Dilemma: Got a Six-Pack and Nothing to Do?




Q: I’ve always heard that we should cut up our plastic six-pack rings into tiny bits so that they don’t strangle ocean wildlife if they get washed out to sea.  Is this still true? Wouldn’t the six-pack holders wind up in a landfill instead of the ocean? 

A: It’s true that many six-pack rings do end up in landfills, but that doesn’t mean they won’t make it to the ocean eventually.  In fact, 80 percent of marine debris comes from land-based sources like sewer overflows and landfills. Plastics pose problems for sea life because they aren’t biodegradable, often remaining in oceans for years at a time, and six-pack rings are especially troublesome because of their stringy shape. Millions of birds, turtles, and fish  ingest or become entangled in debris each year, and animals ensnared in six-pack holders and other garbage often drown or lose limbs. Many plastics also contain toxic chemicals that cause reproductive failure, starvation, infection, or even death if they’re eaten. Plus, they also harm habitats like coral reefs and seagrass beds.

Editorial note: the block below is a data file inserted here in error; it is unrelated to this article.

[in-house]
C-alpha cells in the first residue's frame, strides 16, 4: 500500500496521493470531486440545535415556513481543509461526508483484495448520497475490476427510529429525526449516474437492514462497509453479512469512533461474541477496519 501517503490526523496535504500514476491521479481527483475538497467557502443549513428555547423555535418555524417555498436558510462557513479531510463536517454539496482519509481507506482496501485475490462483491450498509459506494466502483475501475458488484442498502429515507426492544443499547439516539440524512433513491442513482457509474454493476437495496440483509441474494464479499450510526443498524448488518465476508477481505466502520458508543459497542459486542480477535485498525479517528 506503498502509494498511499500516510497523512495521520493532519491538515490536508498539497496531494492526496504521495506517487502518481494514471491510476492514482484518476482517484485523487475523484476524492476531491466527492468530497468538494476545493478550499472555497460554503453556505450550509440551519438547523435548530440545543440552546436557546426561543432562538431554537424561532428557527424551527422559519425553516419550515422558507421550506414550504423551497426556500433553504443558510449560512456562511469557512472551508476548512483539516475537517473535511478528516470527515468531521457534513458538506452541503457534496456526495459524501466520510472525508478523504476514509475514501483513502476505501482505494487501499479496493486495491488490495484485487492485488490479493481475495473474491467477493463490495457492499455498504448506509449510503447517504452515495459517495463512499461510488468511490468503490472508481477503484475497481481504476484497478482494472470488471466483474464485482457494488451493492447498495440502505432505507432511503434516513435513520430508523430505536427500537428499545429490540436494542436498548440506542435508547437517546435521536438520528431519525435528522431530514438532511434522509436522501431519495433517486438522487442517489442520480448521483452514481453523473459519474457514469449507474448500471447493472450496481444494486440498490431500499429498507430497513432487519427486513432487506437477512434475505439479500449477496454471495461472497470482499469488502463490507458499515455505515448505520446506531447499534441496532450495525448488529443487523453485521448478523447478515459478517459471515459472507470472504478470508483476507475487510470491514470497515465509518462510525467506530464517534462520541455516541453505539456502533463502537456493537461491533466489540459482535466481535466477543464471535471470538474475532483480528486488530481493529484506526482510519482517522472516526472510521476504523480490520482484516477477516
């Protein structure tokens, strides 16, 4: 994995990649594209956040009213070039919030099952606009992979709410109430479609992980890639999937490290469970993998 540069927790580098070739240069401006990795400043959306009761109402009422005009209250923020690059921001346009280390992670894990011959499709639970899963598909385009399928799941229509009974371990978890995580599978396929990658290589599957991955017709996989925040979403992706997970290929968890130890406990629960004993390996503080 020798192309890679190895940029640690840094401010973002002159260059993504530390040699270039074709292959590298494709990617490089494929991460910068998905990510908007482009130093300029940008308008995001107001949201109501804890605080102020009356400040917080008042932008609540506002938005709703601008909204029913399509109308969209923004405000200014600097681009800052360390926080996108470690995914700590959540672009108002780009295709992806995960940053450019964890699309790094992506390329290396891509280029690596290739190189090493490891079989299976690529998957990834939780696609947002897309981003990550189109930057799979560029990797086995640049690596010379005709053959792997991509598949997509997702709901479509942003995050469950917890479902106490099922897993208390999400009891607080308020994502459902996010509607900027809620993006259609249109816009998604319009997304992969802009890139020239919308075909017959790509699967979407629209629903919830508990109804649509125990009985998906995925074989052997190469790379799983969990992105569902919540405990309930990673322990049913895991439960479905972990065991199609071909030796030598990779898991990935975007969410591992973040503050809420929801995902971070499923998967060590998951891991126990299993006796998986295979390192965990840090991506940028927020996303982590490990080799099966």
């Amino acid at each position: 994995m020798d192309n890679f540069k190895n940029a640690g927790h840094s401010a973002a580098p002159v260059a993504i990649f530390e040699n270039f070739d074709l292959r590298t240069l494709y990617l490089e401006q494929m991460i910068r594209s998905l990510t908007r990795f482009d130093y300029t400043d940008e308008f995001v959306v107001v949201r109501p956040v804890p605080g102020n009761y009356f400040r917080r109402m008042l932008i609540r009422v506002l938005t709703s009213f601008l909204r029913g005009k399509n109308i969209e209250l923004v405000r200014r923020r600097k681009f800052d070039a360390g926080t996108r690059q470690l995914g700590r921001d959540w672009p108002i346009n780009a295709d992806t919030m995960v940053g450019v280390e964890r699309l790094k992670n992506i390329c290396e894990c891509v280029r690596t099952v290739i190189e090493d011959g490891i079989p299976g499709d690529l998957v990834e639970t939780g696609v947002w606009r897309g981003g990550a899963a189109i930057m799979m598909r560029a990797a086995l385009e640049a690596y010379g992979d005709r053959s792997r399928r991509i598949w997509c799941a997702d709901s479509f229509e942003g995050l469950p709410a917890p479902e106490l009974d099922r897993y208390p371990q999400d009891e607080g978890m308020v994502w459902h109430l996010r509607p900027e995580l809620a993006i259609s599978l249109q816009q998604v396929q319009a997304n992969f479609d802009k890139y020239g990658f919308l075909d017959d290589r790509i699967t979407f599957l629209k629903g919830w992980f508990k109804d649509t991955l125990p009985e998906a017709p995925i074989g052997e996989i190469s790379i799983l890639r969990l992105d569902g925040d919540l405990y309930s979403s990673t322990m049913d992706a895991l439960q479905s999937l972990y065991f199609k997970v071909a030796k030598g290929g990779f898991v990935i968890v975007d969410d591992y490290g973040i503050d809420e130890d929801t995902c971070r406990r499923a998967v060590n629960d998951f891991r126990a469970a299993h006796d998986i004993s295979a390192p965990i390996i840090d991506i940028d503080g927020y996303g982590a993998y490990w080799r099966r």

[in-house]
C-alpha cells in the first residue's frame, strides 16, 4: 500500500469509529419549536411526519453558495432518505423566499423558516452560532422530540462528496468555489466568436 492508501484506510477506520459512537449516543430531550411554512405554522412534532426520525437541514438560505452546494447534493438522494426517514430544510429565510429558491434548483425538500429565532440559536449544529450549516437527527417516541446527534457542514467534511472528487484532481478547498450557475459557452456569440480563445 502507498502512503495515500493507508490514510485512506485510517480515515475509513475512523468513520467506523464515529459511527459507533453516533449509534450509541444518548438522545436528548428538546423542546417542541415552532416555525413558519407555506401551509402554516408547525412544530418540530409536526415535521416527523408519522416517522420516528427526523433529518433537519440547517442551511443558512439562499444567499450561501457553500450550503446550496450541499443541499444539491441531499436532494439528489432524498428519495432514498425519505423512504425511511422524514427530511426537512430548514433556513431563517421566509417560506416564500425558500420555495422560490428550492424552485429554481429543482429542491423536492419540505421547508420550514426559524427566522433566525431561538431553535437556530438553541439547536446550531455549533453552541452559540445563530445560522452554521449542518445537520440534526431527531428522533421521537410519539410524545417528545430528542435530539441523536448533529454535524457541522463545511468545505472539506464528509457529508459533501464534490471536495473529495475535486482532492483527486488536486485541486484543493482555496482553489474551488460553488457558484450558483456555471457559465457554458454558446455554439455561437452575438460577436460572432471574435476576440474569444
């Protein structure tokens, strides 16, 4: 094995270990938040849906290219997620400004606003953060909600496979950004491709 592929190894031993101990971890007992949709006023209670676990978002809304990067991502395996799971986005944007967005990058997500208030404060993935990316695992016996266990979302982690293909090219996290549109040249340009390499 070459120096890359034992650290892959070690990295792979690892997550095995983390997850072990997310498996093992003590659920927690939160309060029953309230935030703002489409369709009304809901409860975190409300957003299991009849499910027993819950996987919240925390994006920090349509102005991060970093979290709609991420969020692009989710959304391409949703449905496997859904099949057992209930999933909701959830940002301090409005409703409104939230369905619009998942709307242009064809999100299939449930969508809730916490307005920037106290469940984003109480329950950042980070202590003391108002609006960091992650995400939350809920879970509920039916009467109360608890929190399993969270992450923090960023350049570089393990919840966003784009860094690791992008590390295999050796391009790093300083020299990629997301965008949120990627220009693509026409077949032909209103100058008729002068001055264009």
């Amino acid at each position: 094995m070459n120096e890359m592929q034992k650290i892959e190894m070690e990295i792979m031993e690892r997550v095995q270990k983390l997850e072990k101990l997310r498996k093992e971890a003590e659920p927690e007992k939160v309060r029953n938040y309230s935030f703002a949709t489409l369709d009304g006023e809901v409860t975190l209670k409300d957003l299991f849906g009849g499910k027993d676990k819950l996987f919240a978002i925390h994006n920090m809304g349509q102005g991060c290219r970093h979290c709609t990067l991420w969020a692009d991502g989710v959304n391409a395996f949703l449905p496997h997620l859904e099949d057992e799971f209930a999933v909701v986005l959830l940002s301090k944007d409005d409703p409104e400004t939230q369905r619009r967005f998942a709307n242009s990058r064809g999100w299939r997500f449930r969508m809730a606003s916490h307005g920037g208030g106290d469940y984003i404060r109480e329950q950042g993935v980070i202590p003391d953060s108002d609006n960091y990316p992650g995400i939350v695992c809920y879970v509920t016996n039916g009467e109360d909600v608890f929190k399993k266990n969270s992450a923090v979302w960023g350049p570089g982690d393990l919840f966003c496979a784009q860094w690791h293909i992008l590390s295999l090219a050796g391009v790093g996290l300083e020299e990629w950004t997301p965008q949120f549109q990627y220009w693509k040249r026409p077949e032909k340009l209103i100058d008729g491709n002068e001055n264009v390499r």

Obviously, cutting up the rings is just one small step toward protecting sea life. But it’s still worth doing. (The EPA recommends it, too.) And if snipping up the detritus from your six-pack of Blatz strikes you as too insignificant an effort, consider additional steps like reducing waste by reusing and recycling, choosing products with minimal amounts of packaging, or participating in beach cleanup projects. 

Issue 25



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